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  1. #1
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    Question Blocking bots from spidering AE.pl
    I have one of my AE.pl sites set for "details" and it's great for users. But the fact that Google follows all the links and ends up spidering 36,000+ pages doesn't help me. In fact, it just puts a big load on my server. AE.pl essentially runs continuously as the bots follow all the related product links.

    I would like to block all search engine bots from spidering any AE.pl links. Is this possible through robots.txt?

  2. #2
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    By crawling your site, Google and other search engines will later bring you customers. That's the beauty of AE: you can set up a site devoted to a particular topic, but still sell items that you never even knew Amazon carried.

    How is this not a good thing?

  3. #3
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    Quote Originally Posted by DoctorMike
    By crawling your site, Google and other search engines will later bring you customers. That's the beauty of AE: you can set up a site devoted to a particular topic, but still sell items that you never even knew Amazon carried.

    How is this not a good thing?
    As someone who used to make over $7000/qtr from Amazon and who now makes less than $100, I can tell you that this used to be true a few years ago (when I had 65 web sites using AE.pl) but it isn't anymore. The problem is that there are hundreds of thousands of sites dumping exactly the same Amazon content into Google. The odds of anyone actually finding you in the search engine results now is virtually zero. Also, all these spidered pages are ranked PR0 by Google, which can hurt your overall site ranking. So the bottom line is that Google spiders these Amazon pages constantly which does nothing but waste server resources and produces no traffic or sales.

    Actually, Ask.com is worse than Google. Ask.com has wasted over 6 Gigabytes of my bandwidth this month doing nothing but spidering all the Amazon pages on one site. Over and over and over. No sales or traffic, just endless spidering.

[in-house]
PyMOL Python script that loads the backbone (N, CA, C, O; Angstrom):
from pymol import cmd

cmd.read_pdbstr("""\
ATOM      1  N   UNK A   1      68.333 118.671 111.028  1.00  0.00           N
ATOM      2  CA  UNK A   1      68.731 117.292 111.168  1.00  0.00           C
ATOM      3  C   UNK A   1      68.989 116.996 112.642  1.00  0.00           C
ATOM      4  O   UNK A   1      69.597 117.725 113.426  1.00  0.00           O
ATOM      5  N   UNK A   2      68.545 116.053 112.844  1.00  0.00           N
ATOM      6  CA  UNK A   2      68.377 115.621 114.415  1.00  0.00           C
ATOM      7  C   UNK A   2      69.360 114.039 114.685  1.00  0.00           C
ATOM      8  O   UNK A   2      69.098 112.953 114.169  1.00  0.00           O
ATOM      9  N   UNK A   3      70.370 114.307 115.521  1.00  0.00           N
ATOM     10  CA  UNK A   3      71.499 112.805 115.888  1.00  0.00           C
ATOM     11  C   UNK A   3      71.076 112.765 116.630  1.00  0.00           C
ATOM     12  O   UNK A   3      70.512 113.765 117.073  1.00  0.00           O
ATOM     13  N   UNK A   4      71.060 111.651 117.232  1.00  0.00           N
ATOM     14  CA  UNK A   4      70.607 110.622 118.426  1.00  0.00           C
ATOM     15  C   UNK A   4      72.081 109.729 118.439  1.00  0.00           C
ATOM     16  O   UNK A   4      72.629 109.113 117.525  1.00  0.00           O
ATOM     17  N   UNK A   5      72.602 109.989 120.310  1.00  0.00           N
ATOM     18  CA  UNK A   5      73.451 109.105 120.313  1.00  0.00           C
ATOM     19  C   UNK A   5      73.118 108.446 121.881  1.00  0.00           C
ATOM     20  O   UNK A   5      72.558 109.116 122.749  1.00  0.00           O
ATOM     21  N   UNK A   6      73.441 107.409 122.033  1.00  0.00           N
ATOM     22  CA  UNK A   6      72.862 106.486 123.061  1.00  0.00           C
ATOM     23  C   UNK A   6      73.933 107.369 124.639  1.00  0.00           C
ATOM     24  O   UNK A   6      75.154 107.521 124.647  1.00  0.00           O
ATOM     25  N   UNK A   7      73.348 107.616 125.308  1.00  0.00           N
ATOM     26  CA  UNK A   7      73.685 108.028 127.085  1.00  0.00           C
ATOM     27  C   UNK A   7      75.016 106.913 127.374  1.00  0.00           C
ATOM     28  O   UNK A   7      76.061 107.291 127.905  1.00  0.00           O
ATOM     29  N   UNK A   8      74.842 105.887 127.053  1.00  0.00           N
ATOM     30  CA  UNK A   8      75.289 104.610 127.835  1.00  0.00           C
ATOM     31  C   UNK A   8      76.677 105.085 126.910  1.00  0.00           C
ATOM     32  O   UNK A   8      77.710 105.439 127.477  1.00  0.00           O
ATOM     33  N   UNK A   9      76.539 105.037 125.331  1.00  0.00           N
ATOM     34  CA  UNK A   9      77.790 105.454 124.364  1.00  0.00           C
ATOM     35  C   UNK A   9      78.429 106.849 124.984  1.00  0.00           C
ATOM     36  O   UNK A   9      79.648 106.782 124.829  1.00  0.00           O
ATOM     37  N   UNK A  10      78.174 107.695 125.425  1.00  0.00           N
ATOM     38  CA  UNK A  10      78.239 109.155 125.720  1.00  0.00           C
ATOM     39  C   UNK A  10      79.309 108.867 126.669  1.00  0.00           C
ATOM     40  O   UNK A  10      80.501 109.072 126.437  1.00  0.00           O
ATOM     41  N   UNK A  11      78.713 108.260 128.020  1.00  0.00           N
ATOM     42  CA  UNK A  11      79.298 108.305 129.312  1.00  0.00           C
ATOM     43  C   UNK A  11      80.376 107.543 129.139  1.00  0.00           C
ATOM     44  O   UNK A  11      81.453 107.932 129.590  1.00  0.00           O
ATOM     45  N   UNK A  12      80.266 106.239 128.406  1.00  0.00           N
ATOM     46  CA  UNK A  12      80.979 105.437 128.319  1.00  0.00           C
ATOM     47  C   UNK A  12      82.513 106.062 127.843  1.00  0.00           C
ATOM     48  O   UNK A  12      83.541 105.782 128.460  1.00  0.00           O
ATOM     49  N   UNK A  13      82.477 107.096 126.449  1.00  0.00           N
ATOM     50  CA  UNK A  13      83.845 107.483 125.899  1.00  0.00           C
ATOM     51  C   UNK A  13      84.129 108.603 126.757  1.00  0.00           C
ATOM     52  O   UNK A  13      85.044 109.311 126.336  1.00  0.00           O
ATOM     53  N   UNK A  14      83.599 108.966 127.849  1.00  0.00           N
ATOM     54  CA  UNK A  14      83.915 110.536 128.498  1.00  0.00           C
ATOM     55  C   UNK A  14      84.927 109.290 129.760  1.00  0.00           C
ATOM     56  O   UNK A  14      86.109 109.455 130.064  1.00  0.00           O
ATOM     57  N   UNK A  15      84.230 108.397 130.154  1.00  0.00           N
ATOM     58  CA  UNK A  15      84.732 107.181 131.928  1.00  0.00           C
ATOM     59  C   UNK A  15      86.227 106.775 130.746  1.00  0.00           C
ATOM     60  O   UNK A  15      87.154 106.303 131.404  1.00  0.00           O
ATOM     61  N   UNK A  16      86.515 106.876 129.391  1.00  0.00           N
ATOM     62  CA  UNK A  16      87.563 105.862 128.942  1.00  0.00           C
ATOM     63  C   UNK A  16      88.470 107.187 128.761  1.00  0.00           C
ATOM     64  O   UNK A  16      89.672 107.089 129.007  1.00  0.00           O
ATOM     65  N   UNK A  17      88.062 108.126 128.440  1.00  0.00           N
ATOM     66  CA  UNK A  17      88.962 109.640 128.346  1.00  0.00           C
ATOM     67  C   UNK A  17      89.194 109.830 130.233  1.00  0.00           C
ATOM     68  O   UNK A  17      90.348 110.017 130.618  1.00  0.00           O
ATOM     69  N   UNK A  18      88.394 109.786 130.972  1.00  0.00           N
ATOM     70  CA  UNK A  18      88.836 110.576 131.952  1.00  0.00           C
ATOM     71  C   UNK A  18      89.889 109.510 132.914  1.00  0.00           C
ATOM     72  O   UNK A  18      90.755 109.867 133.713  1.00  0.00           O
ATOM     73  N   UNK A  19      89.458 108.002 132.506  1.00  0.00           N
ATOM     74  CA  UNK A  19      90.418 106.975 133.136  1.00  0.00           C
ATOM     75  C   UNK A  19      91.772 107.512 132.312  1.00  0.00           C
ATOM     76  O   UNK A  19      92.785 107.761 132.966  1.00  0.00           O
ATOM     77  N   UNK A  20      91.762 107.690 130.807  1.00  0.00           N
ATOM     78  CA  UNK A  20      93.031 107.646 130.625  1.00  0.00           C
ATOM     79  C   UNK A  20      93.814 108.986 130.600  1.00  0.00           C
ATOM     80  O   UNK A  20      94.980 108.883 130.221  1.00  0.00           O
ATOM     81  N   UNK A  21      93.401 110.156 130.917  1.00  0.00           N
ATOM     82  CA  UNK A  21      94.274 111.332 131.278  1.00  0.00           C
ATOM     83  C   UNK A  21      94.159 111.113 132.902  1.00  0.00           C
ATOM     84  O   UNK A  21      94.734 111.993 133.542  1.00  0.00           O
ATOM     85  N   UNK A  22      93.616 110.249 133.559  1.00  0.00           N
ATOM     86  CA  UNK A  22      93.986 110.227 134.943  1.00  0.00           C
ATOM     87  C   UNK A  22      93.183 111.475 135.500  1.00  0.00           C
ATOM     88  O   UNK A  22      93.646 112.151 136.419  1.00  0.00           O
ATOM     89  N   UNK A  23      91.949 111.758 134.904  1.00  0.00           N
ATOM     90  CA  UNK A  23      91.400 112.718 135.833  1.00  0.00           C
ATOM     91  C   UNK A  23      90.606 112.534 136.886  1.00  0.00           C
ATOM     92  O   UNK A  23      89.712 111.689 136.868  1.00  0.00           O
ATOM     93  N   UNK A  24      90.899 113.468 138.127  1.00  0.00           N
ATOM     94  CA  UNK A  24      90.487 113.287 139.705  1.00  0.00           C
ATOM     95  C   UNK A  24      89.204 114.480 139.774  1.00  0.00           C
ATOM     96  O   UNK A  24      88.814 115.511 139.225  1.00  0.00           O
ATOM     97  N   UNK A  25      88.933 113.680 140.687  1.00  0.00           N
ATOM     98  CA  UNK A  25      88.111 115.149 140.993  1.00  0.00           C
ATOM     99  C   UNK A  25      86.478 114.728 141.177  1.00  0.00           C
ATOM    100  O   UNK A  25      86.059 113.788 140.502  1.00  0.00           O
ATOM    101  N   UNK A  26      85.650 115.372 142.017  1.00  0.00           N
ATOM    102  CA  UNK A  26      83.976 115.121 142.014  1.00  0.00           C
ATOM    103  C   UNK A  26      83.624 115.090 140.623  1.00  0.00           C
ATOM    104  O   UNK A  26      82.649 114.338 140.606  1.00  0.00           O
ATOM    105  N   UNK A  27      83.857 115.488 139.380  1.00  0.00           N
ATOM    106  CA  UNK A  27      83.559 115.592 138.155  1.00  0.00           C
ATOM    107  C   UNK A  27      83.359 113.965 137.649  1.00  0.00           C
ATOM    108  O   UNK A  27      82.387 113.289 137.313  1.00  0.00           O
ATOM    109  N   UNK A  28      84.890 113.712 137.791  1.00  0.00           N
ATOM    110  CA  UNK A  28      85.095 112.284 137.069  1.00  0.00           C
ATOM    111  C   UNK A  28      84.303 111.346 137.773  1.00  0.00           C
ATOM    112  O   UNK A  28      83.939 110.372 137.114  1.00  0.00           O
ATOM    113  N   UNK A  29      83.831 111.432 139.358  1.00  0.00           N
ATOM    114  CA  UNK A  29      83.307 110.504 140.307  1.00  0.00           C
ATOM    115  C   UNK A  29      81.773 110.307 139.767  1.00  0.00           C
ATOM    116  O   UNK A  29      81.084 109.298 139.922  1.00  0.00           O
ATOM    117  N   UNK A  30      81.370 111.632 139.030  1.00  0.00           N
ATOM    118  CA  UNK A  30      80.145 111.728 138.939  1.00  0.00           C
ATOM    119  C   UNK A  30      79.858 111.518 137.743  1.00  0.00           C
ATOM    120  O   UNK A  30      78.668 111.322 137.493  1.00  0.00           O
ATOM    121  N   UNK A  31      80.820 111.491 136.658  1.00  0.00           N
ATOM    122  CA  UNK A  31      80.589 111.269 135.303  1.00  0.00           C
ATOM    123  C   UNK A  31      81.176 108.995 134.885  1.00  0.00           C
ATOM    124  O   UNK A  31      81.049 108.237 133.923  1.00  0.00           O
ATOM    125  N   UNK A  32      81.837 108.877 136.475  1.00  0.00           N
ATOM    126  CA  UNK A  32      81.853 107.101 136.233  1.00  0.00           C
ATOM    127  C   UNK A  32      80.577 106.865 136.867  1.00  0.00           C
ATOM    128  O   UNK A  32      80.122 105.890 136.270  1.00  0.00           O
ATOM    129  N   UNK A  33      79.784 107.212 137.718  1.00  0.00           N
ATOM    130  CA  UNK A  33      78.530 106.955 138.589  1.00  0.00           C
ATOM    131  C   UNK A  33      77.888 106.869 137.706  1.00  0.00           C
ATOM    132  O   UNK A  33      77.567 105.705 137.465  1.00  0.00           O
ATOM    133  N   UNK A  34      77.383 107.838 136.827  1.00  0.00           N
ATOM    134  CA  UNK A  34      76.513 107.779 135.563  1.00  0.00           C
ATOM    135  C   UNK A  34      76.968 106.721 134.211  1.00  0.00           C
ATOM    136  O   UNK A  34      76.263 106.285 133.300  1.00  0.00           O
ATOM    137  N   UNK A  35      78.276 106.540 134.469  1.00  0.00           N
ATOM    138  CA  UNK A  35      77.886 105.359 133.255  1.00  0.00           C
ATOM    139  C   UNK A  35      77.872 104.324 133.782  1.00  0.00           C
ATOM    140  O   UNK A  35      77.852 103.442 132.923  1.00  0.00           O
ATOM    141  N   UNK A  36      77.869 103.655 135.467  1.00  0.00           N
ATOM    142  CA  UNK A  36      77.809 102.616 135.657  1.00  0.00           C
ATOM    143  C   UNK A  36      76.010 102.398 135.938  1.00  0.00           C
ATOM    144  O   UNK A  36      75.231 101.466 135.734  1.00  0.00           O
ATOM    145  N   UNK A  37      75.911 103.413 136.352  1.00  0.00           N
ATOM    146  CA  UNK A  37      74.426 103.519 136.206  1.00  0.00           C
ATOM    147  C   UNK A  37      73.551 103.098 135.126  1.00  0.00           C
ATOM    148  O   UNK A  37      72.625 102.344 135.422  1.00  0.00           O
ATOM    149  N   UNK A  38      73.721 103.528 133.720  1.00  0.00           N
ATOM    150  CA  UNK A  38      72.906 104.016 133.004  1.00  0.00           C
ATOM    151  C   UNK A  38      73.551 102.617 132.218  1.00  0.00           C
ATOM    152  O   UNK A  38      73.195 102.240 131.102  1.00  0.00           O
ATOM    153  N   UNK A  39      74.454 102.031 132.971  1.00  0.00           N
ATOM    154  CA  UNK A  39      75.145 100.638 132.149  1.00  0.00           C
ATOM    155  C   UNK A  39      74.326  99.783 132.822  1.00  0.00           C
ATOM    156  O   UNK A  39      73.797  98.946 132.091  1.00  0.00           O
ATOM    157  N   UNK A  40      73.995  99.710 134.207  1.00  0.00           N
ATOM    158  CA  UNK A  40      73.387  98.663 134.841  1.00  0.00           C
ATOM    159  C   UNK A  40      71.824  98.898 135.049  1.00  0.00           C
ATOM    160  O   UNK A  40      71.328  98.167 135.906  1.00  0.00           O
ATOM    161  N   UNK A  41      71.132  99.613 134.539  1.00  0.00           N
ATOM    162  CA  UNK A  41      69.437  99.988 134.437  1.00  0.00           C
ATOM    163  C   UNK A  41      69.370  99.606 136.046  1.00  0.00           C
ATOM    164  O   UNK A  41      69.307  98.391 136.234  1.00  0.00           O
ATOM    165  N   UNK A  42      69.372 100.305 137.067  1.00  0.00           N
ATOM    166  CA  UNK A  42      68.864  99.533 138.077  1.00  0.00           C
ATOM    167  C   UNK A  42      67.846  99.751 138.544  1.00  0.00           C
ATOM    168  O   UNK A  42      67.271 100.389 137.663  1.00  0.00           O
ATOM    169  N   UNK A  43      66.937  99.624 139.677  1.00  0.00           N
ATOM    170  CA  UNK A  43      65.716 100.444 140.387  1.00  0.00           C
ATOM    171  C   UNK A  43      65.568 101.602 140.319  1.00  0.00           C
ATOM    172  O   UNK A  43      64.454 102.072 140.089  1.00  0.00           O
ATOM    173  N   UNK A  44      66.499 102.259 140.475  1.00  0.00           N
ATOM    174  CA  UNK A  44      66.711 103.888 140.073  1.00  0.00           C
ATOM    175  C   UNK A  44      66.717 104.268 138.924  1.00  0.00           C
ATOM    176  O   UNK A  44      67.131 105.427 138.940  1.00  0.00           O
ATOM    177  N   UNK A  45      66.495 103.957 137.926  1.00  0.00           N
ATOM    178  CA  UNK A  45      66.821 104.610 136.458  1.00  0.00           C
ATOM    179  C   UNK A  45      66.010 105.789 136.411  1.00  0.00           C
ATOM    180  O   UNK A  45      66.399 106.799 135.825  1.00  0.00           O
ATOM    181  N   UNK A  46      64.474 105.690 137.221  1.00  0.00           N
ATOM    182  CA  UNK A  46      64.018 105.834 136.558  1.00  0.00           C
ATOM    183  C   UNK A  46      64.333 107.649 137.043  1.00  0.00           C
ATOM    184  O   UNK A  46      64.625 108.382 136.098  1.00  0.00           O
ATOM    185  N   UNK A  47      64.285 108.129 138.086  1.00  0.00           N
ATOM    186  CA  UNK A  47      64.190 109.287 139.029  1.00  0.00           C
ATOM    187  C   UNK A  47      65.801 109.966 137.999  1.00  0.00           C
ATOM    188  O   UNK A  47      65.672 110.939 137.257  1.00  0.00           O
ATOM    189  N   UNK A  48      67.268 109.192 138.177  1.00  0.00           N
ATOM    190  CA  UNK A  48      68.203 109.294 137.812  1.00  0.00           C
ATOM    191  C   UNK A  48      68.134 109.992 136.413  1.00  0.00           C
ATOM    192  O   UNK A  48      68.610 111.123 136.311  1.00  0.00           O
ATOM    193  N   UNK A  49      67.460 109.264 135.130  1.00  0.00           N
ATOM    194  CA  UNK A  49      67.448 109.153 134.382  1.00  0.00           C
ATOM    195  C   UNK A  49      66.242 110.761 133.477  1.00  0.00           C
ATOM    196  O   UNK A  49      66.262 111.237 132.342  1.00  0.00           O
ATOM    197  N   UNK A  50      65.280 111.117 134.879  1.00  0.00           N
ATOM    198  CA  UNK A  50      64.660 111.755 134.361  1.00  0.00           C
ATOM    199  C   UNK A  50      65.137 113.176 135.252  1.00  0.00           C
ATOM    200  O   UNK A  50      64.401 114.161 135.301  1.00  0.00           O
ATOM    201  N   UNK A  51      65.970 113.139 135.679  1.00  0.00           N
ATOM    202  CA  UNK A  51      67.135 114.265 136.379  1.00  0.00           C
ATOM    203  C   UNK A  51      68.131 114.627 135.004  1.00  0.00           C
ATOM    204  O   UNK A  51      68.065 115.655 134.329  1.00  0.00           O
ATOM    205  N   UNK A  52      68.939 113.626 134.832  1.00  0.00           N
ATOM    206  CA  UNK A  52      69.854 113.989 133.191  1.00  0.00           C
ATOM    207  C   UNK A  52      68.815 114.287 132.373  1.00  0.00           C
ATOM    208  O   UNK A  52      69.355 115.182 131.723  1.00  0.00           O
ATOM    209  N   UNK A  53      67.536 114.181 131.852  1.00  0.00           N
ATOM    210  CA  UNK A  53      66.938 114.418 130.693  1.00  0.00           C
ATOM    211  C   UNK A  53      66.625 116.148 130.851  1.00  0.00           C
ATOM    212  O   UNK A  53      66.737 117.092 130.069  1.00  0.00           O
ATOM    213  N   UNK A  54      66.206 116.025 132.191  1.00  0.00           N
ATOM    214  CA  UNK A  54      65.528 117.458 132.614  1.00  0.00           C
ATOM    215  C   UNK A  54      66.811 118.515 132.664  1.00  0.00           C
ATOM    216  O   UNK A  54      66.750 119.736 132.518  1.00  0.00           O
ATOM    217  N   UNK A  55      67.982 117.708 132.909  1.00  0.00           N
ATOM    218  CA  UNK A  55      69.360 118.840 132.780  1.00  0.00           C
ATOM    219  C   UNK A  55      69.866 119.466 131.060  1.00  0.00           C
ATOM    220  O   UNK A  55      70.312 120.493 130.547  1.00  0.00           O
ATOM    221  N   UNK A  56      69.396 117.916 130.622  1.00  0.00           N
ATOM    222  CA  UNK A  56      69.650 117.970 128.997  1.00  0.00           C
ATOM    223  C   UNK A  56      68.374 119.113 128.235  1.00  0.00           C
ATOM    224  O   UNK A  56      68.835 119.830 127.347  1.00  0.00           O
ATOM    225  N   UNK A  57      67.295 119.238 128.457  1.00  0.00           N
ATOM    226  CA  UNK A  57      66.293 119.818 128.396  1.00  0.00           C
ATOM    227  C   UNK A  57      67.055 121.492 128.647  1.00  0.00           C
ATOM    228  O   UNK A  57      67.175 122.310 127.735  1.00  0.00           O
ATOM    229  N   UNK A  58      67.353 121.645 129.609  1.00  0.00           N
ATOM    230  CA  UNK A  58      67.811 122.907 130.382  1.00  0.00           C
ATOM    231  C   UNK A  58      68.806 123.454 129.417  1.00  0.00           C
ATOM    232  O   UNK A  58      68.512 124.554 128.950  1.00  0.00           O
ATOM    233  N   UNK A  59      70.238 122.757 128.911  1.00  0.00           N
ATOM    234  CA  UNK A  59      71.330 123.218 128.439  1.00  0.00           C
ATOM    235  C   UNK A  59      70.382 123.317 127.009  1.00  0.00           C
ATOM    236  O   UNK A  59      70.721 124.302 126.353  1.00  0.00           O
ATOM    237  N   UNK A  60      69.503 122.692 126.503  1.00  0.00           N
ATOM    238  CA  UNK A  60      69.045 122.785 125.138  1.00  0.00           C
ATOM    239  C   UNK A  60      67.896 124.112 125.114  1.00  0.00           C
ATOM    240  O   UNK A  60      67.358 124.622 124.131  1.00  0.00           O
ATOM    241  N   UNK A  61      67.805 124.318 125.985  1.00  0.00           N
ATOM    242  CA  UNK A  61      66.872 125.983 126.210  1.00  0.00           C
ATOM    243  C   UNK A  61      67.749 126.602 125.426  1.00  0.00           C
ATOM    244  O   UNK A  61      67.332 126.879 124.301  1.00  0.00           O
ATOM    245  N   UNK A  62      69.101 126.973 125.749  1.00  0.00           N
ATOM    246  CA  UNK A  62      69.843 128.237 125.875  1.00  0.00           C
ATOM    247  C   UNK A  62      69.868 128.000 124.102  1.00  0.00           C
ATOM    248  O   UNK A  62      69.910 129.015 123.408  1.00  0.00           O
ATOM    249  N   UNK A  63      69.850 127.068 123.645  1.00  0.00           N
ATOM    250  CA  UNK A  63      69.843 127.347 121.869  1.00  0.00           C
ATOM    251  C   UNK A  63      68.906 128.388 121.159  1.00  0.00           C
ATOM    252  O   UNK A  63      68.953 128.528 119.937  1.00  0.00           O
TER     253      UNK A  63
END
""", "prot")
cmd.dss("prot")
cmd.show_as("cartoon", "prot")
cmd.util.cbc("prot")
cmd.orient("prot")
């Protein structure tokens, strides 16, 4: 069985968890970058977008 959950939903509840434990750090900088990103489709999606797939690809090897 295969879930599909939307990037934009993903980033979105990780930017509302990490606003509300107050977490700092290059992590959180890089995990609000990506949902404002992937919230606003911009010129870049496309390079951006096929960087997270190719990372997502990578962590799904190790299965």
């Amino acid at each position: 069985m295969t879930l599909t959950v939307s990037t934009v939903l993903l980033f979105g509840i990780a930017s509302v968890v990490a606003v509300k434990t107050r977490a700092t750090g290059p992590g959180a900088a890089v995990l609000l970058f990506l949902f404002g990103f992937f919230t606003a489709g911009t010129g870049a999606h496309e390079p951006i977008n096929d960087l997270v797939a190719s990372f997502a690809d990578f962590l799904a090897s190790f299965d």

4. #4
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    Well, I'm going to guess that with 65 sites, you may not have had time to add a lot of unique content to each. (No offense intended - I haven't seen your sites; I'm just speaking in general here.) I've found that more and more, this is a necessity, because as you say, otherwise Google sees your site as identical to all the others.

    There are two ways to do this (I mean for real, not counting what some of the bad guys do out there by copying content, etc.). One is to modify your AE templates, so that the results are not the same as everybody else's. That used to be enough, at least in my experience. Apparently of more importance now, based on what I see in my sites, is to actually have good old-fashioned content that gets updated regularly.

    In other words, what Google seems to want these days is an informative site that happens also to have links that can include AE.

  5. #5
    ABW Ambassador cusimano's Avatar
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  6. #6
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    I've tried using this .htaccess code to prevent bots from spidering one of my stores but it's not working (Google picks up 129,000 AE pages). Do you see any mistakes?

    Code:
    RewriteEngine on
    
    RewriteBase /
    RewriteCond %{HTTP_USER_AGENT}  (bot|Teoma|Jeeves|Google|Yahoo)
    RewriteRule ^amazon/asinsearch_([^,/]+)/?$  http://www.amazon.com/exec/obidos/ASIN/$1/ref=nosim/entertaisiteforw?dev-t=D2Y5TUCCVJ7DGE [L,R=301]
    
    RewriteBase /
    RewriteRule ^(amazon)$ $1/ [R]
    RewriteRule ^(amazon)/(.*)(\.[a-z]+)$ cgi-bin/amazon.pl?virtual=$2&virtual.dir=$1 [L]
    RewriteRule ^(amazon)/(.*)$ cgi-bin/amazon.pl?virtual=$2&virtual.dir=$1 [L]

  7. #7
    Affiliate Manager MINDsprinter's Avatar
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    What you want is a robots.txt file or a Google sitemap.

    Robots.txt is easier: http://www.robotstxt.org/wc/exclusion-admin.html

    Google sitemaps might help you with SEO: www.google.com/webmasters/sitemaps/

    Both will allow you to block access of any spider to any page or section of your website.

    --Jason

  8. #8
    ABW Ambassador cusimano's Avatar
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    In the RewriteRule statement, replace:

    ^amazon/asinsearch_([^,/]+)/?$

    with:

    ^amazon/asinsearch_([a-zA-Z0-9]+).*$

    The part in red changed. This pattern is more general and allows for product name in URL's (added in v6.07.26-beta).

    Yours truly,
    Cusimano.Com Corporation
    per: David Cusimano

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